• Build a volunteer sign-up for your website.
  2. Promote
    • Ask for opportunities to present your ministry to the churches in your area.
    • Invite groups of pastors or lay leaders to meet with the board or to visit your work.
    • Be the face of the ministry – let people know that you and your team are there, in the community, leading this work.
    • Ask the church to list you in their volunteer opportunities.
  3. Present
    • Utilize any current church volunteers by inviting them to share their experience with their church family.
    • Consider bringing a beneficiary of the program to provide insight and testimony as part of the presentation.
    • Invite creative volunteering ideas – be open to the gifts that are available in the churches.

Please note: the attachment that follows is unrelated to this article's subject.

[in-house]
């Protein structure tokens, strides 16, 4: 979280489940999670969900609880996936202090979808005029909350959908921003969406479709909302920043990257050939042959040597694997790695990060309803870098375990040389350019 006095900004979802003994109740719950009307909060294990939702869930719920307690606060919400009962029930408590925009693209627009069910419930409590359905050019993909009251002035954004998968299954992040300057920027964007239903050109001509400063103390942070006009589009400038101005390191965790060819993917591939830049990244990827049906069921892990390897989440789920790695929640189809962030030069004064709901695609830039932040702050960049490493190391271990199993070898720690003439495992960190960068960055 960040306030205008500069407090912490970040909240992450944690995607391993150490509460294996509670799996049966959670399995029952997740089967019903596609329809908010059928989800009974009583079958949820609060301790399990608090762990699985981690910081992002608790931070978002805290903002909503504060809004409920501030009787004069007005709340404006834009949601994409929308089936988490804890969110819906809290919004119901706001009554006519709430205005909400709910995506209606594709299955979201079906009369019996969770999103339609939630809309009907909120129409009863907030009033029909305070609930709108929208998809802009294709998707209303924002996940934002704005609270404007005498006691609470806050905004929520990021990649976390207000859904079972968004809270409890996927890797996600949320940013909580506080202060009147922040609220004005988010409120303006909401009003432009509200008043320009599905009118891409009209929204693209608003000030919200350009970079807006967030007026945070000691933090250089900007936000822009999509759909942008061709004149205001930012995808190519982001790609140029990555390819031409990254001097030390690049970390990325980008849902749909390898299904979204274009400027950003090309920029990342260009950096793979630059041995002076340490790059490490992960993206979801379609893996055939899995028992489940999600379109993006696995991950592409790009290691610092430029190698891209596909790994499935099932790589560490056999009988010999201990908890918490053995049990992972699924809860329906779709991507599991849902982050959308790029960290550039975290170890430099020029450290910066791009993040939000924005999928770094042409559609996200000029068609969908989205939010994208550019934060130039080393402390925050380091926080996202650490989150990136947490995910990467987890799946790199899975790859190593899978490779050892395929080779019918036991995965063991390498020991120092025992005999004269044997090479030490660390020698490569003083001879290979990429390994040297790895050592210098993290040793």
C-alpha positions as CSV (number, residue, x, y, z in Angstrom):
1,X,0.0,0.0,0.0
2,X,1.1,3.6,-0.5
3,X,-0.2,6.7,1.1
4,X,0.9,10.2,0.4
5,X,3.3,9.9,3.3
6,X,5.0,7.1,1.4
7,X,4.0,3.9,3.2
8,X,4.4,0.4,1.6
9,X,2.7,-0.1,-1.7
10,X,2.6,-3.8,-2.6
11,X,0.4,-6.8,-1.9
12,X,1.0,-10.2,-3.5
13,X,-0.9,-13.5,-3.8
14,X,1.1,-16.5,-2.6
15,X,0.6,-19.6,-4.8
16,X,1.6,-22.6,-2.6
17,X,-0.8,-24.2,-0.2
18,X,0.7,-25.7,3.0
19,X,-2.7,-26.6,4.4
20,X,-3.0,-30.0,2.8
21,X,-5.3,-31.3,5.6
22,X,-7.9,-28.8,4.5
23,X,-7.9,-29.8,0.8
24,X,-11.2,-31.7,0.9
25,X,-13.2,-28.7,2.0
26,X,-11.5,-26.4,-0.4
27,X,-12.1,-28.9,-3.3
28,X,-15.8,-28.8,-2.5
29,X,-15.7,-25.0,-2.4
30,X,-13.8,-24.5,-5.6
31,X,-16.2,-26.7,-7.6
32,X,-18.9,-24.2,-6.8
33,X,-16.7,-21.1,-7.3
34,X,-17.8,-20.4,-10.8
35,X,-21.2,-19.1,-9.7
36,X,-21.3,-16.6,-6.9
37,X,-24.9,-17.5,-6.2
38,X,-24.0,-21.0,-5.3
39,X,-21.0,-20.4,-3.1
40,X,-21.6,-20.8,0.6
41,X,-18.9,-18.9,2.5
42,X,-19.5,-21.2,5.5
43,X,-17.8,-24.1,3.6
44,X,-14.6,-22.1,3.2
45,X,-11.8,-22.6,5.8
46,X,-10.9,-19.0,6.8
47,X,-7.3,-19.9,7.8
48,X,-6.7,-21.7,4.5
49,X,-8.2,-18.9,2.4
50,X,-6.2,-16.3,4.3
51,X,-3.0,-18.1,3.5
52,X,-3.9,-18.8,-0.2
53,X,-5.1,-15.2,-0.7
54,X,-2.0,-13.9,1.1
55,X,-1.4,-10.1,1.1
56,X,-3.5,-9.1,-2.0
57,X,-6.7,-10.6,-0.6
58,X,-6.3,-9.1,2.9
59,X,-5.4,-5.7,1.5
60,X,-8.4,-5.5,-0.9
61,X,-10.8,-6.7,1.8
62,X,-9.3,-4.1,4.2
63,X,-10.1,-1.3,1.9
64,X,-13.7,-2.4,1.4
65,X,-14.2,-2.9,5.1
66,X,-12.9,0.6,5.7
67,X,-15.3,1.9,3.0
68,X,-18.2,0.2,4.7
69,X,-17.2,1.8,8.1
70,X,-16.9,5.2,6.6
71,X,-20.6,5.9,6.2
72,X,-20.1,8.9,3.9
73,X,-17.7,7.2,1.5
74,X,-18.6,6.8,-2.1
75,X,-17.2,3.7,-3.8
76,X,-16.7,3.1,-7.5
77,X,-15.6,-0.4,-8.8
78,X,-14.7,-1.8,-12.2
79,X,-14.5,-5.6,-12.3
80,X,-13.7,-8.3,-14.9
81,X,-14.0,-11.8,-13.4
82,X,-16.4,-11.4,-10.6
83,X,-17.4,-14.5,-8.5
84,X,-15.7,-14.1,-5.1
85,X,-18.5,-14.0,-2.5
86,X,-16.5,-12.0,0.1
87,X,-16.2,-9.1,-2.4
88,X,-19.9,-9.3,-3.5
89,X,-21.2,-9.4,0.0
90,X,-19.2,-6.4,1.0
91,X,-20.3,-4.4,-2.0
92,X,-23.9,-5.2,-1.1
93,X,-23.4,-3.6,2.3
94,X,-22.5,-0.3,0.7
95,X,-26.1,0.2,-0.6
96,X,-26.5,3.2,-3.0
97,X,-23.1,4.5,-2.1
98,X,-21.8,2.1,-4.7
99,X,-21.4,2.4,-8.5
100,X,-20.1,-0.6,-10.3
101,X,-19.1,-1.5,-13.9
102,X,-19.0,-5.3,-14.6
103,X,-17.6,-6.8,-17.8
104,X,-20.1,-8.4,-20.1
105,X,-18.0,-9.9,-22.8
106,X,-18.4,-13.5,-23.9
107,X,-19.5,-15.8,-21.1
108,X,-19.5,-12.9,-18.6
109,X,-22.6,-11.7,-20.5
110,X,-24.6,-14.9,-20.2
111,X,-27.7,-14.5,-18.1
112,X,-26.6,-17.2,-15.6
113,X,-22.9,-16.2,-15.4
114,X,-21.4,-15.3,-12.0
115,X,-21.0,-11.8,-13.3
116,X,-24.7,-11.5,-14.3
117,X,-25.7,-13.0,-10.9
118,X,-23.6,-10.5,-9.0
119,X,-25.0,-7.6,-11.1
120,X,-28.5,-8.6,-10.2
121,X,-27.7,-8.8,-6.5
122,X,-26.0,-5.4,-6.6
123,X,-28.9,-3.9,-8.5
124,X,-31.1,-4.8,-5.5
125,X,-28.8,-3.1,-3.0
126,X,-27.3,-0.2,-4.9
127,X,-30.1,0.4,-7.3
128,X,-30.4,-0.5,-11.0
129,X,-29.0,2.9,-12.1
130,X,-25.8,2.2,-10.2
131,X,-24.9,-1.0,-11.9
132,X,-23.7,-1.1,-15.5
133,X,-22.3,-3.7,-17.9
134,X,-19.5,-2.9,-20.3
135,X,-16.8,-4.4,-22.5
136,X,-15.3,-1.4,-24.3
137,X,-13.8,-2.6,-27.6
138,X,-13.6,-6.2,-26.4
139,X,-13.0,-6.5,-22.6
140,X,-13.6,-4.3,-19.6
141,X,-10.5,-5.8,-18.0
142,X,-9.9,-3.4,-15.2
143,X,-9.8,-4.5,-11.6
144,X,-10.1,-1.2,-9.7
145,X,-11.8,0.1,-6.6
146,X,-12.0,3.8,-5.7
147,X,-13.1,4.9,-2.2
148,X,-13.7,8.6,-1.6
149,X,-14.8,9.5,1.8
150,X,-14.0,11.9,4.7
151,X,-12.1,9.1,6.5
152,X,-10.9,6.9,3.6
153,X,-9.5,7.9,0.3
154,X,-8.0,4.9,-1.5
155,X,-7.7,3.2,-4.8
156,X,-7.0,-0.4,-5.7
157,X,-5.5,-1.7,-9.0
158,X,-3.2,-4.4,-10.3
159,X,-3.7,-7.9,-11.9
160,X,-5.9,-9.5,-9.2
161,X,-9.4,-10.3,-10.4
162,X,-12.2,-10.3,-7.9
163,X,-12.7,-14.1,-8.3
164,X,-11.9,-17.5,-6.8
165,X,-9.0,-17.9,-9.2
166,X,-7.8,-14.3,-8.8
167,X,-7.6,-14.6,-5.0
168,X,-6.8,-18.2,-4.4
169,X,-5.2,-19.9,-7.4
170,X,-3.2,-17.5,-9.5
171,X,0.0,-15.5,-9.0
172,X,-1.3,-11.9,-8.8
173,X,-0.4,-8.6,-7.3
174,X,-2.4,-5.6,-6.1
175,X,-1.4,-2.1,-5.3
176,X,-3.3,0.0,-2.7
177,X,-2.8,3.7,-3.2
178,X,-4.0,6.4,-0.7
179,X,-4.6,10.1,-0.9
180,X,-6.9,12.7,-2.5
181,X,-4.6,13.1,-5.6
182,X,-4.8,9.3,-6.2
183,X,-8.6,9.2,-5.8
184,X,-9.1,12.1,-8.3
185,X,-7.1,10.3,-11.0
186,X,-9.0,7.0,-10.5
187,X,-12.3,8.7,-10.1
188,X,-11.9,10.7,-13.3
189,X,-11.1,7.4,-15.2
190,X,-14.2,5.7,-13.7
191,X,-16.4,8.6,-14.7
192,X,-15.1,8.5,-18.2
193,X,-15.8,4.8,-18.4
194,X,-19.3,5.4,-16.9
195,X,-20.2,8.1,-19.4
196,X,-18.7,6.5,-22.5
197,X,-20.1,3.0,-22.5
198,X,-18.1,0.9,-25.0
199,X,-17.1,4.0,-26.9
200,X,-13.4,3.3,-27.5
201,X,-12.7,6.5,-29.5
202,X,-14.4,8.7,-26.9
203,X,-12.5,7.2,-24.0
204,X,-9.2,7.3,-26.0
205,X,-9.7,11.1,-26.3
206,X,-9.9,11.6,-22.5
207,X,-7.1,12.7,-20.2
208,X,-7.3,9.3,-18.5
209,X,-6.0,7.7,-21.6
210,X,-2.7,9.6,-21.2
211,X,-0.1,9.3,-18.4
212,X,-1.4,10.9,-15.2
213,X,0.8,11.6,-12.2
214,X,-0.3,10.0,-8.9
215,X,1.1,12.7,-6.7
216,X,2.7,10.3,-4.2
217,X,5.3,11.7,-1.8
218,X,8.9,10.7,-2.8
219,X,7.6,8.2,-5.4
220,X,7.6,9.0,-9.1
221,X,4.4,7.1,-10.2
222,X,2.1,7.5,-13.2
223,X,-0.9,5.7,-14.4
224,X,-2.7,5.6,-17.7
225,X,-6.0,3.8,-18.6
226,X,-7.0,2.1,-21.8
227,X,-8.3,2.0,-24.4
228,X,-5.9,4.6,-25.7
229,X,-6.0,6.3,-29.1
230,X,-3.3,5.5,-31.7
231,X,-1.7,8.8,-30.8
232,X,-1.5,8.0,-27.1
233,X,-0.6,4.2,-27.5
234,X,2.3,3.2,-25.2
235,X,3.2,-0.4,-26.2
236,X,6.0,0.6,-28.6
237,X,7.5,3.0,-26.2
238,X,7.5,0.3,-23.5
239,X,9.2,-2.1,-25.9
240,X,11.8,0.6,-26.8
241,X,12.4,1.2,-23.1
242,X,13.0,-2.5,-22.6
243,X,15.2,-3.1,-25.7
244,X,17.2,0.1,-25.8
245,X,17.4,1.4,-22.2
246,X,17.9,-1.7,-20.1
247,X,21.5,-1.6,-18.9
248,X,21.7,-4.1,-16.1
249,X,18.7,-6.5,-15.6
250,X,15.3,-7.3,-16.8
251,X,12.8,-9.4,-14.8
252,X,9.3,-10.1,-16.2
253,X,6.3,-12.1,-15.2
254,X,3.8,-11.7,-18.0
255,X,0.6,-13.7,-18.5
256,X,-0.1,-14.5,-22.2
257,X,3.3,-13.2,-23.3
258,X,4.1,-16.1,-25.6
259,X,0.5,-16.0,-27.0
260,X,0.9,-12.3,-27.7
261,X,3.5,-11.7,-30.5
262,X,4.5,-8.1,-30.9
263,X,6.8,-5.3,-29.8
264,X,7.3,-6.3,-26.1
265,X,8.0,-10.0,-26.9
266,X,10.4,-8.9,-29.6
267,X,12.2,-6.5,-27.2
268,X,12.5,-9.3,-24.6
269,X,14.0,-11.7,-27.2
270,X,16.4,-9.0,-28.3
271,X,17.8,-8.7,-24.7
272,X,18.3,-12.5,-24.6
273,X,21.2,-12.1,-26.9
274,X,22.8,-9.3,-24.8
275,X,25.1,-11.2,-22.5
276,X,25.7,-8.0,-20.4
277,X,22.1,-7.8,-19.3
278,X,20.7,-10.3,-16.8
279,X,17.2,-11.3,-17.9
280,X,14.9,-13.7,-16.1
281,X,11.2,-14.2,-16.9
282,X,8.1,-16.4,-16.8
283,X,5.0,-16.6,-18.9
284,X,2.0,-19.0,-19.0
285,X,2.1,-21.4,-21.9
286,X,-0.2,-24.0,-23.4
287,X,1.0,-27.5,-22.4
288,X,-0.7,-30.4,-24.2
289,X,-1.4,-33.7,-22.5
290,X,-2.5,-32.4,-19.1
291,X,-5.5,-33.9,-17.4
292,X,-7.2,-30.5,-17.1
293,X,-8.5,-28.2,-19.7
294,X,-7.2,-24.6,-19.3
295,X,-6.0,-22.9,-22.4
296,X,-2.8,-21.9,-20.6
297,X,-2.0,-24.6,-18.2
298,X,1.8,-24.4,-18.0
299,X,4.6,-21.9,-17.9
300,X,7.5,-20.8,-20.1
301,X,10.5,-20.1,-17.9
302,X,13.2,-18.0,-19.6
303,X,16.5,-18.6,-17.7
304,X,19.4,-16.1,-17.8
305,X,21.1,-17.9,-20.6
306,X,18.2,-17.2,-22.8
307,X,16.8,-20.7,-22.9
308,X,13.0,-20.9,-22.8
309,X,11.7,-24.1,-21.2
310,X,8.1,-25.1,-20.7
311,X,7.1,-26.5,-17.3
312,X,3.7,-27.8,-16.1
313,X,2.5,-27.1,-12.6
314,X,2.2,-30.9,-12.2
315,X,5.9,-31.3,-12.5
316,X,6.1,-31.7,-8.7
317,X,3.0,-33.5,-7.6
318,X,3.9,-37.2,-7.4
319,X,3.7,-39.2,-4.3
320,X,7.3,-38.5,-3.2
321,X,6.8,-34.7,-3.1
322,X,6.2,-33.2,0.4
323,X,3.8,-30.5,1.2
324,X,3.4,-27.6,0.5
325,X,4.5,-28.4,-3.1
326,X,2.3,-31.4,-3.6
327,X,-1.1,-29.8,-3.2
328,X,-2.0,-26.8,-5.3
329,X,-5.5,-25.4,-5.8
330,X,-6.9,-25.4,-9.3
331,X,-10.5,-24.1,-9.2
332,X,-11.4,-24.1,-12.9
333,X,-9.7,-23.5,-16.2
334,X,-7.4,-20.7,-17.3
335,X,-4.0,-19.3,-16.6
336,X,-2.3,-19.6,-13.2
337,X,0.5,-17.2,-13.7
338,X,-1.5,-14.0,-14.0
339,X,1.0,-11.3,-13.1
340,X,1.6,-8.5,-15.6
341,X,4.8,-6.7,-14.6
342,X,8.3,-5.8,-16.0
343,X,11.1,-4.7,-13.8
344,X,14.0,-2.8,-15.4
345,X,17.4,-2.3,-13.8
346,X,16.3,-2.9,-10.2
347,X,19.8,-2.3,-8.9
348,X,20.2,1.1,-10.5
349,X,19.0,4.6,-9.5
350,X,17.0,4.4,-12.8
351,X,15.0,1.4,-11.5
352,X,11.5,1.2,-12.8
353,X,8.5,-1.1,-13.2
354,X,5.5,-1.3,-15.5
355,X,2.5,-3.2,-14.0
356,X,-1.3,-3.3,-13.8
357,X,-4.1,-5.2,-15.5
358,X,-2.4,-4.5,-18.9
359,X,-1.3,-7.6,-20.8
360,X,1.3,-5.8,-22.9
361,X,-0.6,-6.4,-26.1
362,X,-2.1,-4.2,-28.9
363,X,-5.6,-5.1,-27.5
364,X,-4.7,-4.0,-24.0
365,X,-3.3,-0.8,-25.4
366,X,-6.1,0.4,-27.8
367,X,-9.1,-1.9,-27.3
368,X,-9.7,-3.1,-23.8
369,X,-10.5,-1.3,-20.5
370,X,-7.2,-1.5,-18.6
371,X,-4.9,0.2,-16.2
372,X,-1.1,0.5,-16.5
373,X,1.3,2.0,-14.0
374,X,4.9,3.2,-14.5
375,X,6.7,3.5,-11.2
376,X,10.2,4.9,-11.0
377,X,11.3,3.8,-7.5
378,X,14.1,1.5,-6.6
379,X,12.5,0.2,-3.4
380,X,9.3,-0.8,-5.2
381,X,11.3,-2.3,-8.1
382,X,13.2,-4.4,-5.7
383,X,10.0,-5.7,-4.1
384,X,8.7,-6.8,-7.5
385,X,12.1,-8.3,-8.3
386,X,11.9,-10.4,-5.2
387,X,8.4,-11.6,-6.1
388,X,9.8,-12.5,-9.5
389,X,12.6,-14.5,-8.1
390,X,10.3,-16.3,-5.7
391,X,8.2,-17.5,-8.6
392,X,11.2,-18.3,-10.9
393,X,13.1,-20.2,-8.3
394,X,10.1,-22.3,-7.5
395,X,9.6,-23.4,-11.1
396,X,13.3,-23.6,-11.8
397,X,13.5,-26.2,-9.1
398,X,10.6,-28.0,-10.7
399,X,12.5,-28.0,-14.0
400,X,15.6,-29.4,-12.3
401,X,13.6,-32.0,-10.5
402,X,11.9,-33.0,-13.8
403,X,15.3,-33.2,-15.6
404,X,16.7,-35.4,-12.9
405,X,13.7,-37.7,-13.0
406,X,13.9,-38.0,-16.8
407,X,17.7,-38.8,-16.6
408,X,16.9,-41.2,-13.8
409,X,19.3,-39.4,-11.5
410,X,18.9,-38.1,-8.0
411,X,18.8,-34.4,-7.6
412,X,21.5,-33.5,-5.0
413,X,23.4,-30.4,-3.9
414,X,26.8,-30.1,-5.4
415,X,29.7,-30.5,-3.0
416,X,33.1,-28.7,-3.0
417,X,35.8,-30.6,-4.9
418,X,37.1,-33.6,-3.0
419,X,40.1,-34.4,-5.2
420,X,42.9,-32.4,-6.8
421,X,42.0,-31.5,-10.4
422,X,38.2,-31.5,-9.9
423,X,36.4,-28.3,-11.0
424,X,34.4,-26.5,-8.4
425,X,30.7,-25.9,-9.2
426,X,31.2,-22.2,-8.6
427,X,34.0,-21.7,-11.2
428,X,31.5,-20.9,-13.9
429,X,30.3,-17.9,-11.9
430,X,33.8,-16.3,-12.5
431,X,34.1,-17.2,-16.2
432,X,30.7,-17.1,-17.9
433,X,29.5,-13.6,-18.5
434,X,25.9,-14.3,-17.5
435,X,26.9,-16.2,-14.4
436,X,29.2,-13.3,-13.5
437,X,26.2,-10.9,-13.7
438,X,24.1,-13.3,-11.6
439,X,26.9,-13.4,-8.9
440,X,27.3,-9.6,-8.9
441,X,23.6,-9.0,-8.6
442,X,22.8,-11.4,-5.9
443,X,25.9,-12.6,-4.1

• Collect volunteer information on-site, but also provide a digital way for collecting information after you leave.
  4. Follow-up
    • Develop a follow-up session/meeting for those interested – to ask questions, to hear from your staff and current volunteers.
    • Build on the relationship. Develop a consistent presence at the church, not only when looking for volunteers.
    • Ask to present at denominational conferences or events where many churches are together.

It’s important to engage the people who are truly interested in being a part of prison ministry, because the time and resources you invest in them are exhaustible assets.

Required Resources

  1. Human Resources
    • The Executive Director and Board members will need to be available to establish relationships with and present to churches.
    • You will need someone to track volunteer applications and follow-up with volunteer candidates. • You will need someone responsible for church scheduling.
  2. Collateral
    • Promotional materials (print and web-based).
    • A general volunteer application (print and web-based).
    • General ministry presentation to be given by organization leadership.